By Heesun Wee It didn't take long for the Enron implosion to take center stage on Capitol Hill. No sooner did Houston-based Enron Corp. (ENE) file for bankruptcy on Dec. 2 than the search for villains began. The Senate has convened a series of high-profile hearings to delve into the downfall of the mammoth trader of electric power and natural gas. Officials from Enron's accounting firm, Arthur Andersen, testified that Enron engaged in "possibly illegal acts" and withheld valuable information, while Enron maintains it fully cooperated with its auditors.
Some congressmen alleged before the TV cameras that company officials pocketed profits from the sale of stock while engaged in questionable dealings. The Securities & Exchange Commission and the Justice Dept. are both investigating Enron's collapse.
In hindsight, it sure looks as though Enron's top management was asleep at the wheel or had little supervision, as they crafted private partnerships that allowed the company to move millions of dollars of debt off its balance sheet. But truth is, this sad saga has no shortage of culprits -- accountants, the company's board, stock analysts, shareholders, and the press all bear some of the responsibility for not realizing sooner that something untoward was going on at Enron (see BW Cover Story, 12/17/01, "The Fall of Enron").
No doubt the recriminations will go on for months, if not years. But as the number of lawsuits against Enron mount and the energy trader struggles to dig itself out of bankruptcy, the most intriguing question remains: Where was everybody? Indeed, there were so many checkpoints at which those involved in managing and monitoring the company should have blown the whistle, that you almost have to wonder if new laws really are necessary.
Where was management? How many times must it be said: A company chairman needs to stay in touch with his company's business. "Ken [Lay] was responsible, and there's no way to dodge that," says Steve Currall, associate professor of management, psychology, and statistics at the Jones Graduate School of Management at Rice University. And a company board must understand how a company actually works -- and ask questions if it doesn't understand. When a key executive leaves for no apparent reason, as CEO Jeffrey Skilling did last summer, the board and other managers need to investigate to determine if something deeper is amiss.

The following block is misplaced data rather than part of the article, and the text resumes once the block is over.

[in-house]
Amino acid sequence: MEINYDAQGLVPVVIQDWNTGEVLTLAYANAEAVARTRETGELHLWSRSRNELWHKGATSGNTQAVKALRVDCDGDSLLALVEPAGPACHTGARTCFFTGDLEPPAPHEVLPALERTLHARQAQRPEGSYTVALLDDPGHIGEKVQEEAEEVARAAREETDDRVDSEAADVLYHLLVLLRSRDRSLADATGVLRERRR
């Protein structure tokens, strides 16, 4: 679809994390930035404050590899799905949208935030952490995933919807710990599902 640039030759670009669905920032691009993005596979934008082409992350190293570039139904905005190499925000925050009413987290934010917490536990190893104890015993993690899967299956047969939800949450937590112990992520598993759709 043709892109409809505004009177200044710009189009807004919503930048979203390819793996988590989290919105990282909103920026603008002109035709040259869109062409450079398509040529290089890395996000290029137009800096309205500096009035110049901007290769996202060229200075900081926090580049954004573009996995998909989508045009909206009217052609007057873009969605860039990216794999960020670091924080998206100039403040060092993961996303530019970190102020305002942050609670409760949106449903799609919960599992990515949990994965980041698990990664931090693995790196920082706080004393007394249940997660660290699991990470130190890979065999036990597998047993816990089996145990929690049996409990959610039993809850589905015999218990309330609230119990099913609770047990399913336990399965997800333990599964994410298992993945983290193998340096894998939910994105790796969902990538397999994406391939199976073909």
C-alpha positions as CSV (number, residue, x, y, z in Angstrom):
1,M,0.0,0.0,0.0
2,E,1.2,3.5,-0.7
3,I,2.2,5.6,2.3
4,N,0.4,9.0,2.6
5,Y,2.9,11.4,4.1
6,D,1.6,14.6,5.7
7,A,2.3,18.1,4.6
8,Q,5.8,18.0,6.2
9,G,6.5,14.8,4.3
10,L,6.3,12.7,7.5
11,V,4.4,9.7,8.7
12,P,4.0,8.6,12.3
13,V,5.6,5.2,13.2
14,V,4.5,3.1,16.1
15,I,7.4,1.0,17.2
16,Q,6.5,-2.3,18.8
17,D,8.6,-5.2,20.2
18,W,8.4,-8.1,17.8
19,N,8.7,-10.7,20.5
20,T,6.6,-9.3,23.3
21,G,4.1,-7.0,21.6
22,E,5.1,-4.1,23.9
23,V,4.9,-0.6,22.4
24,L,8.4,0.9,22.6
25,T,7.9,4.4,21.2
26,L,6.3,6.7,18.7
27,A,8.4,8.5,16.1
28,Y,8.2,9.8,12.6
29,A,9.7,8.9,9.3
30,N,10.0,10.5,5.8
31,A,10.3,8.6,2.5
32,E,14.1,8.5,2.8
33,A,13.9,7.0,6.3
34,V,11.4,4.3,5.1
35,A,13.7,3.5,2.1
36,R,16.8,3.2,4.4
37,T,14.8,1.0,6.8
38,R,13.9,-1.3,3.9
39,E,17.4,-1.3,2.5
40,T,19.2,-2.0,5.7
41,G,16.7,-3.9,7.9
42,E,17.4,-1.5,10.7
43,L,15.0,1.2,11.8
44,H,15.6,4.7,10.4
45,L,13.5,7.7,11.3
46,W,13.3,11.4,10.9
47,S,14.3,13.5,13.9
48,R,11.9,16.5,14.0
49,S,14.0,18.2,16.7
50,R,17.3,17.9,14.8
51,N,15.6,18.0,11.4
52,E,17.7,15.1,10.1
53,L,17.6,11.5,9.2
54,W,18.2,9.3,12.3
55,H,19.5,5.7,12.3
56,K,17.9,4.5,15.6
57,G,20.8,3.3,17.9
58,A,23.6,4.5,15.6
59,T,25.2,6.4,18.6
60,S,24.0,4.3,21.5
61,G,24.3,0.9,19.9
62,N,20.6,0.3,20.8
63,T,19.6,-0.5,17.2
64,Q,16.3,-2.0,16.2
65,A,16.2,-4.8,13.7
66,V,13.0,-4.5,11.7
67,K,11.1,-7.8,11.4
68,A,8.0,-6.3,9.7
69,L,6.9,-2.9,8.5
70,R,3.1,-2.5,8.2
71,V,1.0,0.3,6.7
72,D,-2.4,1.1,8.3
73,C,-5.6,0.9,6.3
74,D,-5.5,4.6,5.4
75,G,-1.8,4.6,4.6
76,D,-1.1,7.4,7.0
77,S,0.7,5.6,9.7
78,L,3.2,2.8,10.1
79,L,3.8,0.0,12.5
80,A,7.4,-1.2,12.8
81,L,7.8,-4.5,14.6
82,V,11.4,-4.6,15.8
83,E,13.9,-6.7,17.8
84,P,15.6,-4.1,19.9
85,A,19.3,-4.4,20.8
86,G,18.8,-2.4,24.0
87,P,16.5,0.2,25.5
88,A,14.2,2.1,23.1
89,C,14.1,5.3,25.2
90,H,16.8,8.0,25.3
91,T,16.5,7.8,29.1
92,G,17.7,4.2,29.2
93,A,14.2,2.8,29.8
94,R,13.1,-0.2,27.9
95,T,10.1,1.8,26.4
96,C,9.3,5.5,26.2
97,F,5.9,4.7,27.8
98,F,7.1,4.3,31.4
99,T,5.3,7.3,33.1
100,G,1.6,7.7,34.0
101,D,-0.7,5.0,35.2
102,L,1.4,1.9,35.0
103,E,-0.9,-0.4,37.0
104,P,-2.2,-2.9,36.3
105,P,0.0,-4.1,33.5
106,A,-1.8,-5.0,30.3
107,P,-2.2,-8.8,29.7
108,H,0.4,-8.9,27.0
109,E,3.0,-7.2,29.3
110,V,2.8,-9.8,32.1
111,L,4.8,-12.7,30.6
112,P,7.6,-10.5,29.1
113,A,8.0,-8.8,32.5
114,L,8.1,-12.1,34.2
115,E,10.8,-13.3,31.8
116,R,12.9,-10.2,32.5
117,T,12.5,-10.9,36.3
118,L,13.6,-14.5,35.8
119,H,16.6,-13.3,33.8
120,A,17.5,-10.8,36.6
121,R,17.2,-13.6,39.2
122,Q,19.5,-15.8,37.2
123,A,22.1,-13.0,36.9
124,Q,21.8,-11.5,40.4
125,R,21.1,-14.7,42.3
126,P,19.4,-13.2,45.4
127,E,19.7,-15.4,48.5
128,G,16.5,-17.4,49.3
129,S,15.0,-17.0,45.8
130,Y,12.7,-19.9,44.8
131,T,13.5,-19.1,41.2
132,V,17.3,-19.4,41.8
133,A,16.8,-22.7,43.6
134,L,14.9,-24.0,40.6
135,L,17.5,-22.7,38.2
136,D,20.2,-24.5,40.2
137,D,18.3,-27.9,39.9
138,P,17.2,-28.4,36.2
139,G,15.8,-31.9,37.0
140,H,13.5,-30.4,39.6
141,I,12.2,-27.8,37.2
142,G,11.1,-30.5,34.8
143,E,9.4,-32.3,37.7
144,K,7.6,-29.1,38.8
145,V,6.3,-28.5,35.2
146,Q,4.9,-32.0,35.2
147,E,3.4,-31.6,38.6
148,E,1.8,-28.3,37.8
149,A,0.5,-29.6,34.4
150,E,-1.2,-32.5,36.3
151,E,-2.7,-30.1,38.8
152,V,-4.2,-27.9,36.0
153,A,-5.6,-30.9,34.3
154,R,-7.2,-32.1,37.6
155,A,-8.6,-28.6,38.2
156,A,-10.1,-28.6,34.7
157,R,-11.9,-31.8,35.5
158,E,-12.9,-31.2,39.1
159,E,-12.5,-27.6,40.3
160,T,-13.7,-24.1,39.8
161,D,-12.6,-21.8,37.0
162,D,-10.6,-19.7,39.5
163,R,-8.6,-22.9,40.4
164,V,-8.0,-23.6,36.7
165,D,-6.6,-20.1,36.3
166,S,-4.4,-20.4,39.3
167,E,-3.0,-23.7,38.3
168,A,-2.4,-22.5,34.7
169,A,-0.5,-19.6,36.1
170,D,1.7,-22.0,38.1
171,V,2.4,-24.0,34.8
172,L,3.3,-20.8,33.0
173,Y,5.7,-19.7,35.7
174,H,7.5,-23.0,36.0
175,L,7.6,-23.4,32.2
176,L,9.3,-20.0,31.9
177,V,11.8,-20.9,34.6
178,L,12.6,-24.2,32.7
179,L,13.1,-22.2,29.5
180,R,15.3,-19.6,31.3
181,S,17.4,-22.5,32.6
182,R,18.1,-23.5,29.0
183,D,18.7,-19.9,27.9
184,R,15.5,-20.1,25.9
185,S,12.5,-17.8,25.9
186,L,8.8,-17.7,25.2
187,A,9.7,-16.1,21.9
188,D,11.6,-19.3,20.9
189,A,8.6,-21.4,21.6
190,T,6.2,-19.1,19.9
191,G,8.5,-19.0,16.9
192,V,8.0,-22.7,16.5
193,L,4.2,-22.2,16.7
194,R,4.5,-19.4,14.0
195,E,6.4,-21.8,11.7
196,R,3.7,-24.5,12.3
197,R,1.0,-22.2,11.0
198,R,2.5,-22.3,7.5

For the moment, it's unclear how much of a role Skilling may have played in Enron's demise. It does seem obvious, though, that company founder and current CEO Lay was too far removed from day-to-day operations. Managers who reported to him appear to have been busy engineering a financial maze that even Lay couldn't explain clearly.
Where were the auditors? Financial alchemy was behind Enron's transformation from a staid pipeline company to a giant trader of commodities -- a metamorphosis made possible when the natural-gas market was deregulated in the 1980s and the electric-power market opened to competition in the 1990s. Today, Andersen admits that it didn't make the necessary adjustment in its accounting procedures. "We made a professional judgment about the appropriate accounting treatment that turned out to be wrong," Andersen CEO Joseph Berardino testified on Dec. 12 before a joint hearing of two House Financial Services subcommittees (for a Q&A with Berardino, see BW Online, 12/14/01, "Andersen's CEO: Auditing Needs 'Some Changes'").
Granted, Enron's financial structure was a labyrinth. But no matter how complex, it's the job of auditors to be vigilant, especially when the numbers don't add up or make sense. Enron, in a prepared statement, said as soon as it discovered the arrangement that led to questions about the accounting treatment of one so-called special-purpose entity, it immediately notified Andersen. But a closer examination of Enron's books earlier on might have uncovered the problems.